Stress at Work – Employee Rights and Employer Responsibilities

Going to work is something most of us have to perform. We attempt to locate jobs that we’re great at, which we enjoy. Doing a good job provides you with a feeling of pride and achievement. It might take years to excel at work, and it might even require extensive training. We spend a large part of our lives on the job and many define themselves partially by what they do. Regardless of what your career is, or why you picked the job that you do, there are some things that can make getting up and going to work much more miserable than it must be. Issues at work can ruin your day, and they can make it hard to be effective in your job. Most of us suffer from co-workers, bosses, or merely the copy machine, but on occasion, the headache at work may mean real trouble.

What is the stress on the job?

Stress at work, defined from the Health and Safety Executive (HSE) as”the adverse reaction people have to excessive pressures and demands placed on them”, is not confined to any specific sectors or professions, and can affect individuals at any level in companies and associations.

Most of us face pressure and deadlines in our job, and there’s a degree to which it’s both healthy and necessary. Too much stress on the job, though, could lead to physical, emotional, and behavioral difficulties, together with HSE figures indicating that stress accounts for 40% of all workplace illness in the UK.

What causes anxiety on the job?

The primary cause of anxiety at work that most people think of is the requirements that are put on people. If individuals believe that they don’t have the skills, time, or other resources to meet what is asked of them they will experience stress. What’s often forgotten is that the stressful effect on people of having too few demands made of these, and also the results of feeling undervalued or unrecognized. Visit Teamsters 987 Union: Alberta Labour Union in Edmonton & Calgary

An explanation for stress at work that’s linked to the demands made on people is the level of control they have over their work. It is not always feasible for people to have a degree of freedom in their work but it should be the situation that they believe that they are consulted and their views and experiences are taken into consideration.

The level of support that individuals feel that they like is another cause of stress at work. Feeling isolated, whether it’s from other employees, from assistance and support with their job, or from the broader aims and developments in the organization as a whole, can leave individuals feeling stressed.

Connected to this understanding the broader aims and developments in the business is the effect of the functions that people have in their anxiety on the job. Where people don’t know their function, either in its technical requirements, what standards or performance is required of them, or how they fit in the organization as a whole, then individuals will experience stress according to their function at work.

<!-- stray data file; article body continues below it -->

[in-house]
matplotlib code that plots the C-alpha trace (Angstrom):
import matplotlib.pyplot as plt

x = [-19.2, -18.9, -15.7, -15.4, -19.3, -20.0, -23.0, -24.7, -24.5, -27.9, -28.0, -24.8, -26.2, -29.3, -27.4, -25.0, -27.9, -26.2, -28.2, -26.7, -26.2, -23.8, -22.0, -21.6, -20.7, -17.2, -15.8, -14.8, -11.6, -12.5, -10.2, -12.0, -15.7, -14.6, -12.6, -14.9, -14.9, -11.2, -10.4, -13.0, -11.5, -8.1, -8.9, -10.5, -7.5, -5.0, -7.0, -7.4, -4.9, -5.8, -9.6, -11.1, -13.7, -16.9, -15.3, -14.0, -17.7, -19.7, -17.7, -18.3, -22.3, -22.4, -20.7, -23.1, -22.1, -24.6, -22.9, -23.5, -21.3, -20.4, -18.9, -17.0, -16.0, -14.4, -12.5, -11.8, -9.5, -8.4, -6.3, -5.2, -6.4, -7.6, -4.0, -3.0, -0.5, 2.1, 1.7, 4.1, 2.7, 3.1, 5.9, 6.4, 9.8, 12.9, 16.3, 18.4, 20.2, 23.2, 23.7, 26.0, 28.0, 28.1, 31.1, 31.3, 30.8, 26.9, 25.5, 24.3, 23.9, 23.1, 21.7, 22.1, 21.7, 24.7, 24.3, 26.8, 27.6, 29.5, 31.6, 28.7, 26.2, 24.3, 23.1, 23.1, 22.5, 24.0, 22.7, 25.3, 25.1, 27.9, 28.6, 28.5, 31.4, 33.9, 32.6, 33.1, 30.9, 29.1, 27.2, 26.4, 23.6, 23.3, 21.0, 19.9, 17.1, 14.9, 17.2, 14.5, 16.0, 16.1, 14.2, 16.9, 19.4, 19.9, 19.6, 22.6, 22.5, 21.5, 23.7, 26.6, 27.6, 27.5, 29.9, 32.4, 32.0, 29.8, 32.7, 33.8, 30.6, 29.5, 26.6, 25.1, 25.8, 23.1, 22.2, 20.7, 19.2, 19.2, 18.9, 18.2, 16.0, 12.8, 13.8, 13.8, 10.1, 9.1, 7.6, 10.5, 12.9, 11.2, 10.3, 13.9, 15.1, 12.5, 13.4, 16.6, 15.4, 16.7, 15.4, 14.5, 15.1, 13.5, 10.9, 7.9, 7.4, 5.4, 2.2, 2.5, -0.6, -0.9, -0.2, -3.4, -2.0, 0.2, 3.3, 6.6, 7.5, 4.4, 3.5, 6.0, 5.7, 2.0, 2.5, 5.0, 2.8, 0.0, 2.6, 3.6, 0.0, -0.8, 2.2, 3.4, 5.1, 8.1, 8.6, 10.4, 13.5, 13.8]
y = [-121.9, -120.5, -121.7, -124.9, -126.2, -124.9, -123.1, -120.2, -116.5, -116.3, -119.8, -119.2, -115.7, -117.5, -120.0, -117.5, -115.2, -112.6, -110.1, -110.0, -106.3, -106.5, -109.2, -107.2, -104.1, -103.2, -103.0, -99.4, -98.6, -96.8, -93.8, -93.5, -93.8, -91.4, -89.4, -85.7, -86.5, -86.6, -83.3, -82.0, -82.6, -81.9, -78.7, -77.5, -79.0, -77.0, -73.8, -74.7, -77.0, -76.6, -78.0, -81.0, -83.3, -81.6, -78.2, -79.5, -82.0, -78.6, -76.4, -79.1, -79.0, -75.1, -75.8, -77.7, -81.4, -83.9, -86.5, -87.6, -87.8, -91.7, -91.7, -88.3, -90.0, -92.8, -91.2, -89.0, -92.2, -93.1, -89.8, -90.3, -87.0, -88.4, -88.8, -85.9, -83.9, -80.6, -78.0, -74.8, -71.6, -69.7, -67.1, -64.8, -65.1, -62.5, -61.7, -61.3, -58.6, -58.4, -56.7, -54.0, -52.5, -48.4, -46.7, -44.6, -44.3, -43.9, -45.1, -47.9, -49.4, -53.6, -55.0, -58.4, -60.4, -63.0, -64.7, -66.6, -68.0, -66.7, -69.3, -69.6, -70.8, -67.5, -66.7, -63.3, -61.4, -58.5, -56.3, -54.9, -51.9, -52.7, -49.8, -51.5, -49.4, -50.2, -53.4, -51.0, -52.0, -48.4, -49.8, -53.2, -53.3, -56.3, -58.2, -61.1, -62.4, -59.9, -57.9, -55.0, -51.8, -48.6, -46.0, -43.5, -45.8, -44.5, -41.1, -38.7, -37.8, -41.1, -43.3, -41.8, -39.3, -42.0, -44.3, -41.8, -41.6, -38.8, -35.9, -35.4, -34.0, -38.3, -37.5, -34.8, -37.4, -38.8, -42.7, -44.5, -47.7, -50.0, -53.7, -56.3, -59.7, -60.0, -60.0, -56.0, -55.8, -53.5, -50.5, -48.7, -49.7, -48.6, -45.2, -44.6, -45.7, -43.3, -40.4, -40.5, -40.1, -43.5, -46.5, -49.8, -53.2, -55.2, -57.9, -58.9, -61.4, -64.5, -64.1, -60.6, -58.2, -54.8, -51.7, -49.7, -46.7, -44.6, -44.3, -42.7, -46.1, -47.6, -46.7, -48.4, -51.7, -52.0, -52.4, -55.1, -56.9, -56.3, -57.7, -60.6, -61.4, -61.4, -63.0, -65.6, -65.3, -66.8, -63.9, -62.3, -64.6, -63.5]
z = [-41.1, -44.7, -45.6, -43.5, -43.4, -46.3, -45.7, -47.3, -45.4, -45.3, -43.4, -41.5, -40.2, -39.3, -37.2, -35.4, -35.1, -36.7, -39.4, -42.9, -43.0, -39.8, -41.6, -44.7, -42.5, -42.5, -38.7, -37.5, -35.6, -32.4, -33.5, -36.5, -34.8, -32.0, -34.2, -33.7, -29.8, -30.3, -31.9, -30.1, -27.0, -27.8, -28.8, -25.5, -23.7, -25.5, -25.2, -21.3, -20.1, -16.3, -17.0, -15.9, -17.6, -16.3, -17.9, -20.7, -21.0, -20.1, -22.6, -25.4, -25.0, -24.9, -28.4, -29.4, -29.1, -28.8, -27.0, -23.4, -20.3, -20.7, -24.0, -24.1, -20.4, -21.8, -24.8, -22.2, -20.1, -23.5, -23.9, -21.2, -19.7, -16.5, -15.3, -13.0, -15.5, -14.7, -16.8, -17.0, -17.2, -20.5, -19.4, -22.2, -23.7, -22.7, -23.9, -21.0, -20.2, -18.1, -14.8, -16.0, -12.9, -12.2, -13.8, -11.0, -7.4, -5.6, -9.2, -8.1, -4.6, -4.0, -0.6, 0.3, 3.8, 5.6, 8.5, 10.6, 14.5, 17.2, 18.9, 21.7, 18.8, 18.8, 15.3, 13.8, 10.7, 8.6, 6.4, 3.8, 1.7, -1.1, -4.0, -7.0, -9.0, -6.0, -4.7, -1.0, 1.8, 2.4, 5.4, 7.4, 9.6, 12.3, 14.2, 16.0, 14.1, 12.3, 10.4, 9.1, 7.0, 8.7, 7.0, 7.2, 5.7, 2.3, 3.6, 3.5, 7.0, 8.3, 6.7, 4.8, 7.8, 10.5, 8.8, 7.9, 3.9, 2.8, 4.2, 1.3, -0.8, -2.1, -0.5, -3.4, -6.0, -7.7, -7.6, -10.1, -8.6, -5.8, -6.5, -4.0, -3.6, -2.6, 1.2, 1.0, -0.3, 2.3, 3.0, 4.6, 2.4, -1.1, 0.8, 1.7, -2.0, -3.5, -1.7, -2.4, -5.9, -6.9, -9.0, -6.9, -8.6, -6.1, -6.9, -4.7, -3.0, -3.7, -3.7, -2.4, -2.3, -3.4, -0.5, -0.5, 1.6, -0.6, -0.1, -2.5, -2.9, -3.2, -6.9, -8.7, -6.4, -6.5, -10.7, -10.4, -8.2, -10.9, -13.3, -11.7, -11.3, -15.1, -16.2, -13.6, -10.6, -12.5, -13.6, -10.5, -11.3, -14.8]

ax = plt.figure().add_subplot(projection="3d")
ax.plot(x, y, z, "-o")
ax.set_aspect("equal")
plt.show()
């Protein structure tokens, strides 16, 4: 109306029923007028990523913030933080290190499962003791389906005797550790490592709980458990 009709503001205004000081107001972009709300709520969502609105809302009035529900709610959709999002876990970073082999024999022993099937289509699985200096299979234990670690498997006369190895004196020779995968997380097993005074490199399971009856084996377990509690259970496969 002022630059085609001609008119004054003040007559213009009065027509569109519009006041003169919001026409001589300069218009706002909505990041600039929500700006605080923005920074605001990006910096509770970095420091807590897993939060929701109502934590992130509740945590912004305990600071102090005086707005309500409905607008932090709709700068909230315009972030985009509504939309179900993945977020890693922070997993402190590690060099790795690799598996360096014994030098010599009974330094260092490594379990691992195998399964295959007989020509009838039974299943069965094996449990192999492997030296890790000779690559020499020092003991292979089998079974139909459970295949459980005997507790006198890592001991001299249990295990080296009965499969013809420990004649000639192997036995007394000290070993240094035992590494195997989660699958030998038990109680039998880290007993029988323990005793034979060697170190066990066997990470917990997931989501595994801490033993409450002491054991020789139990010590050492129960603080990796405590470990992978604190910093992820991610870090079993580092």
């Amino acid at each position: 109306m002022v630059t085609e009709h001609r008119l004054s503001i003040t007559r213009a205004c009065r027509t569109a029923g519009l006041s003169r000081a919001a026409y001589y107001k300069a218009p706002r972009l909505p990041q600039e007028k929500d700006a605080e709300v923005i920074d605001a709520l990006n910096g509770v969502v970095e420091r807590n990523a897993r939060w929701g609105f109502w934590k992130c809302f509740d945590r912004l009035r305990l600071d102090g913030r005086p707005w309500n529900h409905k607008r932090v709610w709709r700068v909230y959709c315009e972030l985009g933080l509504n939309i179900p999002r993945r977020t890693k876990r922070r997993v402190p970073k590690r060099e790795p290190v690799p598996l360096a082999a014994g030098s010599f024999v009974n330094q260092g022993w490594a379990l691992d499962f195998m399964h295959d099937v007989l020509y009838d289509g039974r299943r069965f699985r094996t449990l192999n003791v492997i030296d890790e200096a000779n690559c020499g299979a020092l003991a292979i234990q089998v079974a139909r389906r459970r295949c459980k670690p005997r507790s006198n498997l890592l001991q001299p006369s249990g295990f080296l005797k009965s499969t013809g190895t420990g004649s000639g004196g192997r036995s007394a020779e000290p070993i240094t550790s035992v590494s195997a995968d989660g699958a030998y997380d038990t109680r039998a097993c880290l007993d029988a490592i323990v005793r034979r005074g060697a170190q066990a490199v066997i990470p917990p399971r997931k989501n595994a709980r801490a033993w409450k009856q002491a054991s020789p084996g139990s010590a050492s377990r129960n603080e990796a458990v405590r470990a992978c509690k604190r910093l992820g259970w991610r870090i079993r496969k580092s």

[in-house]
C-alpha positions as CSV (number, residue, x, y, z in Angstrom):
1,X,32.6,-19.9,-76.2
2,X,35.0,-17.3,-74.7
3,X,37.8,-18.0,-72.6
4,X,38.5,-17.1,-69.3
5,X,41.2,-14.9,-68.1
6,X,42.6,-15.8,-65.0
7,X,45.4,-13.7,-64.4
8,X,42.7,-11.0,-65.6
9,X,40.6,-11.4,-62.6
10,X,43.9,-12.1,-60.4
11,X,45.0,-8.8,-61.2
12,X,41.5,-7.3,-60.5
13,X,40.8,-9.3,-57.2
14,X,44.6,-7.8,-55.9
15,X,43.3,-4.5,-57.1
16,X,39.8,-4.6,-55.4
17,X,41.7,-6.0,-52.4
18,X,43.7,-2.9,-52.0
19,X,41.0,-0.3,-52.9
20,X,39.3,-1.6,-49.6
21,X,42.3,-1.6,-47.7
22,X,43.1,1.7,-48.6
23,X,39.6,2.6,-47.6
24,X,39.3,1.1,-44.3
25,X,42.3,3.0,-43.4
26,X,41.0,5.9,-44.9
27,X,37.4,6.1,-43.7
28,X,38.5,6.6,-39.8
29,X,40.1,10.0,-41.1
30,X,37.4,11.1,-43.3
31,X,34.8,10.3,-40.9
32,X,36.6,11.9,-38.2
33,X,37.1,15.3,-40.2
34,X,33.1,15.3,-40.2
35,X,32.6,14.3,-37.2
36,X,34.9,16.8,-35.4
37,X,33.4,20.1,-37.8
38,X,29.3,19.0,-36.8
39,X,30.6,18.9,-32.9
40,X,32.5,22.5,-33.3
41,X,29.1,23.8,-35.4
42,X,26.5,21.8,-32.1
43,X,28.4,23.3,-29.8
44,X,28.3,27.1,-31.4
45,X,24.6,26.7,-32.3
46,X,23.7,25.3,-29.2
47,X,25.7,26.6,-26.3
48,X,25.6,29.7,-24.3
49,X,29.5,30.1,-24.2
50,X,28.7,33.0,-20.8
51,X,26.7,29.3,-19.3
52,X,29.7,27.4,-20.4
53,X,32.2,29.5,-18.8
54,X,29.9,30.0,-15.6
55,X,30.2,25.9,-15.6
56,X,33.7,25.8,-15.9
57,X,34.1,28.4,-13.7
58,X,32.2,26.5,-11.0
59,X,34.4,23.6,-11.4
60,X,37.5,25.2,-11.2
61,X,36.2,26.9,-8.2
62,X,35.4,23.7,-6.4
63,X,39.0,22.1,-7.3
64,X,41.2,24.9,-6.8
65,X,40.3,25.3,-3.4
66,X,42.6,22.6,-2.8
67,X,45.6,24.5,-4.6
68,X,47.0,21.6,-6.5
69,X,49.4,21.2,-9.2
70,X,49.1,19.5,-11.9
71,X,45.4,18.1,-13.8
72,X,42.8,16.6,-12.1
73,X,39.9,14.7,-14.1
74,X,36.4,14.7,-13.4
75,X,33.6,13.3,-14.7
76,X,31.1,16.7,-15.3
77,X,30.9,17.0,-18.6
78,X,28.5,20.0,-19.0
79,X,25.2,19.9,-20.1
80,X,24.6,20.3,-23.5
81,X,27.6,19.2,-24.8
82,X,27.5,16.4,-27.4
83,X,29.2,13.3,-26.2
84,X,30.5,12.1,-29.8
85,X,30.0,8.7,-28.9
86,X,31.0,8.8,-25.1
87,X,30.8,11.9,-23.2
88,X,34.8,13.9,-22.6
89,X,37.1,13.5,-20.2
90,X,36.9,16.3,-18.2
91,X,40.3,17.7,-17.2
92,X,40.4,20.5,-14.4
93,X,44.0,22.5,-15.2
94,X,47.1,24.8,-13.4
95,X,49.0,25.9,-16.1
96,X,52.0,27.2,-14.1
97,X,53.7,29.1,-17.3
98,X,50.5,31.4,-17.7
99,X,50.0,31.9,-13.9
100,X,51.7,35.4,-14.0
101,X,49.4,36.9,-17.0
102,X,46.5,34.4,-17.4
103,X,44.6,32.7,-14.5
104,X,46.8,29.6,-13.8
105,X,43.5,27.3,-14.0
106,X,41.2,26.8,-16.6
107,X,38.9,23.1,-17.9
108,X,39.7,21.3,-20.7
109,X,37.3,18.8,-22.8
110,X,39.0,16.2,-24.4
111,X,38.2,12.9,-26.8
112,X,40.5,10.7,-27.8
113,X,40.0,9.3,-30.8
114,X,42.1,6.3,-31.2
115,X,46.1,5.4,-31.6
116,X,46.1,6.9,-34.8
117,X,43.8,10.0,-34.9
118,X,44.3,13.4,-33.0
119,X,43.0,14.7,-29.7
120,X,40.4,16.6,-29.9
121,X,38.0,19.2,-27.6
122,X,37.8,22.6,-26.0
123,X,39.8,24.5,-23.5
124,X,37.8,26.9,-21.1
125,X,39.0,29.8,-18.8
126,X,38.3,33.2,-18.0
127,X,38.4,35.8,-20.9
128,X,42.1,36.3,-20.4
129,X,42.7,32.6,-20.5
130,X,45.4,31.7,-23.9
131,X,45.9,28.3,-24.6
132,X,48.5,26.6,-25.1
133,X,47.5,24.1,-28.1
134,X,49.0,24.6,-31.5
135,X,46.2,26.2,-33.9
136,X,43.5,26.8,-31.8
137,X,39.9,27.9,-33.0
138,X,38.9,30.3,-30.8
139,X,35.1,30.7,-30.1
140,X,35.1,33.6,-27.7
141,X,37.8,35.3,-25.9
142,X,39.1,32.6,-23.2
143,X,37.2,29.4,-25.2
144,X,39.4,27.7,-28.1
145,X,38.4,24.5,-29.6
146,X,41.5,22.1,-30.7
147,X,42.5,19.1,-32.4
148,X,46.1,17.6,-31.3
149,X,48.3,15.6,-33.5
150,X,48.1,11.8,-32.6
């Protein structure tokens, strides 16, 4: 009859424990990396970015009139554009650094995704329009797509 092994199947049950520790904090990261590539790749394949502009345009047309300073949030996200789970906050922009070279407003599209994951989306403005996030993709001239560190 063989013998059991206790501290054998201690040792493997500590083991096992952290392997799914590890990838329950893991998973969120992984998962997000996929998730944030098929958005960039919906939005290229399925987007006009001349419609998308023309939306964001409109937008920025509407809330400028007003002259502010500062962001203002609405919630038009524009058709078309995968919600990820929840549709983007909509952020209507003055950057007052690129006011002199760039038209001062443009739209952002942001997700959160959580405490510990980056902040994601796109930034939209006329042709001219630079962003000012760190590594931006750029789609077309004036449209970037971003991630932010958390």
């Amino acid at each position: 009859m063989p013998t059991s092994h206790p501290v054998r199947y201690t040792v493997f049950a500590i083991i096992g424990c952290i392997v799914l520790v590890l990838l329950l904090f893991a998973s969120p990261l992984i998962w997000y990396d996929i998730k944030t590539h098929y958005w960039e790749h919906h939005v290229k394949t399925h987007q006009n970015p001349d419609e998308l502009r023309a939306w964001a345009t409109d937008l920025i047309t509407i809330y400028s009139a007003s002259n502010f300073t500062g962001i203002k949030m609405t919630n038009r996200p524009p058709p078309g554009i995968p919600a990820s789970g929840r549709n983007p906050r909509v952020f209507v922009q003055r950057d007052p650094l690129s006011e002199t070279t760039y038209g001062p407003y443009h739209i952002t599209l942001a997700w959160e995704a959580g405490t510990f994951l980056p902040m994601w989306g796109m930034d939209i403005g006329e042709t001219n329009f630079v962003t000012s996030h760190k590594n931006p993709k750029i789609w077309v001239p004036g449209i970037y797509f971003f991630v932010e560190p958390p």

Relationships are a further cause of anxiety at work. Where the confidence in relationships has broken down, or where expected standards of behavior are not maintained, the effect can be to determine increasing levels of bullying and grievances at work.

Finally, change is a significant cause of stress at work. When people’s functions change, or their team or the organization they work in goes through a period of change, they could experience stress when they aren’t consulted or kept informed, or when they’re feeling uncertain or insecure in their position. Talk to Teamsters 987 Union.

Other factors impacting stress at work

There is no universal amount of pressure that represents stress at work – what a single person finds stressful another individual can find undemanding. Nor are people’s stress thresholds static – with every new scenario people will reassess if they have the resources they require. This can change from 1 job to another based on such factors as their skills and experience, their personal circumstances, their health, and also the other demands being made on them both inside and outside the workplace.

The Signs of stress at work

The physical signs of stress have their root in our instinctive”fight or flight” reaction to dangerous situations. The pulse rate quickens and blood pressure raises; the breathing becomes more rapid, and the mouth becomes drier; and the sensations of sight, hearing, and smell become more heightened. All these are due to stress hormones such as epinephrine being discharged into the body in reaction to a direct source of anxiety.

In chronic stress at work can lead to further physical symptoms as stress hormones reach abnormally high levels in the body. Digestion gets weak and the hunger decreases; sleep patterns are disturbed and headaches grow in frequency and intensity; the sex drive decreases and the ability to concentrate and learn to diminish due to the impact of glucocorticoids within the brain.

This is also the point where the psychological and behavioral indicators of stress on the job start to be viewed. Individuals might become aggressive and irritable; they might lose interest in different aspects of their life and be more isolated and withdrawn; their eating habits may change, possibly through loss of desire or during overeating; and they may rely upon alcohol, cigarettes, or drugs to manage their stress.

Finally, the physical effects are the increased threat and prevalence of coronary disease; the greater risk and incidence of cancers; and also the ramifications of increased utilization of alcohol, food, cigarettes, or drugs as evaluating strategies.